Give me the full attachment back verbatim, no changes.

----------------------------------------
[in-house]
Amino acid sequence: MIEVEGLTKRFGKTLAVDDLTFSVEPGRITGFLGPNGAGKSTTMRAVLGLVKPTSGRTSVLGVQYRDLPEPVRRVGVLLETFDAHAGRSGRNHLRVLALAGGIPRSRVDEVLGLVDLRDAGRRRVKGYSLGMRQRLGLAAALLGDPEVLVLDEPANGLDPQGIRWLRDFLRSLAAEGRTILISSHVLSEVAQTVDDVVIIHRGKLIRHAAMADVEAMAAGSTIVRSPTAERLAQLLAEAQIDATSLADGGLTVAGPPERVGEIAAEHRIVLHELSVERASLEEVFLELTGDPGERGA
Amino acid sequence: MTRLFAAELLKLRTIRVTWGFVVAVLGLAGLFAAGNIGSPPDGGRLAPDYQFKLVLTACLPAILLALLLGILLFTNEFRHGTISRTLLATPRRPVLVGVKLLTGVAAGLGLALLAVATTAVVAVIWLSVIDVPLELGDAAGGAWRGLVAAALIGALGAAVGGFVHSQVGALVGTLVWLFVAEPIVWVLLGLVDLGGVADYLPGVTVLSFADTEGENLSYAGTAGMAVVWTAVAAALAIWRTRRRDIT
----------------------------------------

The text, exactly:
[in-house]
Amino acid sequence: MIEVEGLTKRFGKTLAVDDLTFSVEPGRITGFLGPNGAGKSTTMRAVLGLVKPTSGRTSVLGVQYRDLPEPVRRVGVLLETFDAHAGRSGRNHLRVLALAGGIPRSRVDEVLGLVDLRDAGRRRVKGYSLGMRQRLGLAAALLGDPEVLVLDEPANGLDPQGIRWLRDFLRSLAAEGRTILISSHVLSEVAQTVDDVVIIHRGKLIRHAAMADVEAMAAGSTIVRSPTAERLAQLLAEAQIDATSLADGGLTVAGPPERVGEIAAEHRIVLHELSVERASLEEVFLELTGDPGERGA
Amino acid sequence: MTRLFAAELLKLRTIRVTWGFVVAVLGLAGLFAAGNIGSPPDGGRLAPDYQFKLVLTACLPAILLALLLGILLFTNEFRHGTISRTLLATPRRPVLVGVKLLTGVAAGLGLALLAVATTAVVAVIWLSVIDVPLELGDAAGGAWRGLVAAALIGALGAAVGGFVHSQVGALVGTLVWLFVAEPIVWVLLGLVDLGGVADYLPGVTVLSFADTEGENLSYAGTAGMAVVWTAVAAALAIWRTRRRDIT